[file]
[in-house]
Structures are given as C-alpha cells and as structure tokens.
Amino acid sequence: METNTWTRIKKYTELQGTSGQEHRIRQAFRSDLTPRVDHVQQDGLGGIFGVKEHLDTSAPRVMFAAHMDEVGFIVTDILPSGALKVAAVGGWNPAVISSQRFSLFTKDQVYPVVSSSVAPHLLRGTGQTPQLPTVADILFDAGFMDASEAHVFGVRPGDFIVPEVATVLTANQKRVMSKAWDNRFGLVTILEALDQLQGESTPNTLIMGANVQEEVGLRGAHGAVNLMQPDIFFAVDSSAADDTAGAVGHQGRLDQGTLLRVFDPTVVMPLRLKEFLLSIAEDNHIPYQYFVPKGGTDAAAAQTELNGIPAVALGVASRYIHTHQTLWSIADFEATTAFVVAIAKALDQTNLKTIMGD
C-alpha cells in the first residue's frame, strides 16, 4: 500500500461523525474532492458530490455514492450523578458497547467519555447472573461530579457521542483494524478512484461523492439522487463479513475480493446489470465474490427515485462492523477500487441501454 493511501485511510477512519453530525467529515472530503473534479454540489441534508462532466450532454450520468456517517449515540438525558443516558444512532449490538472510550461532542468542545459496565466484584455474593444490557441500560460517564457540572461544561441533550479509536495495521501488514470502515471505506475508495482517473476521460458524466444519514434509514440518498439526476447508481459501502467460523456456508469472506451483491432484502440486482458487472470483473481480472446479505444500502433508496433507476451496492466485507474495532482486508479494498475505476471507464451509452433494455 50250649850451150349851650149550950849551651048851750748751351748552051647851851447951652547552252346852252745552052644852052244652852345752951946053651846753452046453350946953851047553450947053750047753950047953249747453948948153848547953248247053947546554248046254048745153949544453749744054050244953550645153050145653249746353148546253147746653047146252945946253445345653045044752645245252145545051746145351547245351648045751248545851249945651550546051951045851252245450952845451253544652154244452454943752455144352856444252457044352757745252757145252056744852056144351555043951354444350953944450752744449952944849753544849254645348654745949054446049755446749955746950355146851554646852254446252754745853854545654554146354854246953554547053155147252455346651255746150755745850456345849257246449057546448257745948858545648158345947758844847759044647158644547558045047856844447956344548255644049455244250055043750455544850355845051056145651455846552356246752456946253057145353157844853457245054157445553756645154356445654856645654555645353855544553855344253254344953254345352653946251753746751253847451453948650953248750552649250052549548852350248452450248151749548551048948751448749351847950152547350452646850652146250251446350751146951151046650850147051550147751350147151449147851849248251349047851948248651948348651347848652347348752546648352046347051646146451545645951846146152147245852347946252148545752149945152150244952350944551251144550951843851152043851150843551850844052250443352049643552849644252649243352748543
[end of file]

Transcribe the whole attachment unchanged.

[in-house]
Structures are given as C-alpha cells and as structure tokens.
Amino acid sequence: METNTWTRIKKYTELQGTSGQEHRIRQAFRSDLTPRVDHVQQDGLGGIFGVKEHLDTSAPRVMFAAHMDEVGFIVTDILPSGALKVAAVGGWNPAVISSQRFSLFTKDQVYPVVSSSVAPHLLRGTGQTPQLPTVADILFDAGFMDASEAHVFGVRPGDFIVPEVATVLTANQKRVMSKAWDNRFGLVTILEALDQLQGESTPNTLIMGANVQEEVGLRGAHGAVNLMQPDIFFAVDSSAADDTAGAVGHQGRLDQGTLLRVFDPTVVMPLRLKEFLLSIAEDNHIPYQYFVPKGGTDAAAAQTELNGIPAVALGVASRYIHTHQTLWSIADFEATTAFVVAIAKALDQTNLKTIMGD
C-alpha cells in the first residue's frame, strides 16, 4: 500500500461523525474532492458530490455514492450523578458497547467519555447472573461530579457521542483494524478512484461523492439522487463479513475480493446489470465474490427515485462492523477500487441501454 493511501485511510477512519453530525467529515472530503473534479454540489441534508462532466450532454450520468456517517449515540438525558443516558444512532449490538472510550461532542468542545459496565466484584455474593444490557441500560460517564457540572461544561441533550479509536495495521501488514470502515471505506475508495482517473476521460458524466444519514434509514440518498439526476447508481459501502467460523456456508469472506451483491432484502440486482458487472470483473481480472446479505444500502433508496433507476451496492466485507474495532482486508479494498475505476471507464451509452433494455 50250649850451150349851650149550950849551651048851750748751351748552051647851851447951652547552252346852252745552052644852052244652852345752951946053651846753452046453350946953851047553450947053750047753950047953249747453948948153848547953248247053947546554248046254048745153949544453749744054050244953550645153050145653249746353148546253147746653047146252945946253445345653045044752645245252145545051746145351547245351648045751248545851249945651550546051951045851252245450952845451253544652154244452454943752455144352856444252457044352757745252757145252056744852056144351555043951354444350953944450752744449952944849753544849254645348654745949054446049755446749955746950355146851554646852254446252754745853854545654554146354854246953554547053155147252455346651255746150755745850456345849257246449057546448257745948858545648158345947758844847759044647158644547558045047856844447956344548255644049455244250055043750455544850355845051056145651455846552356246752456946253057145353157844853457245054157445553756645154356445654856645654555645353855544553855344253254344953254345352653946251753746751253847451453948650953248750552649250052549548852350248452450248151749548551048948751448749351847950152547350452646850652146250251446350751146951151046650850147051550147751350147151449147851849248251349047851948248651948348651347848652347348752546648352046347051646146451545645951846146152147245852347946252148545752149945152150244952350944551251144550951843851152043851150843551850844052250443352049643552849644252649243352748543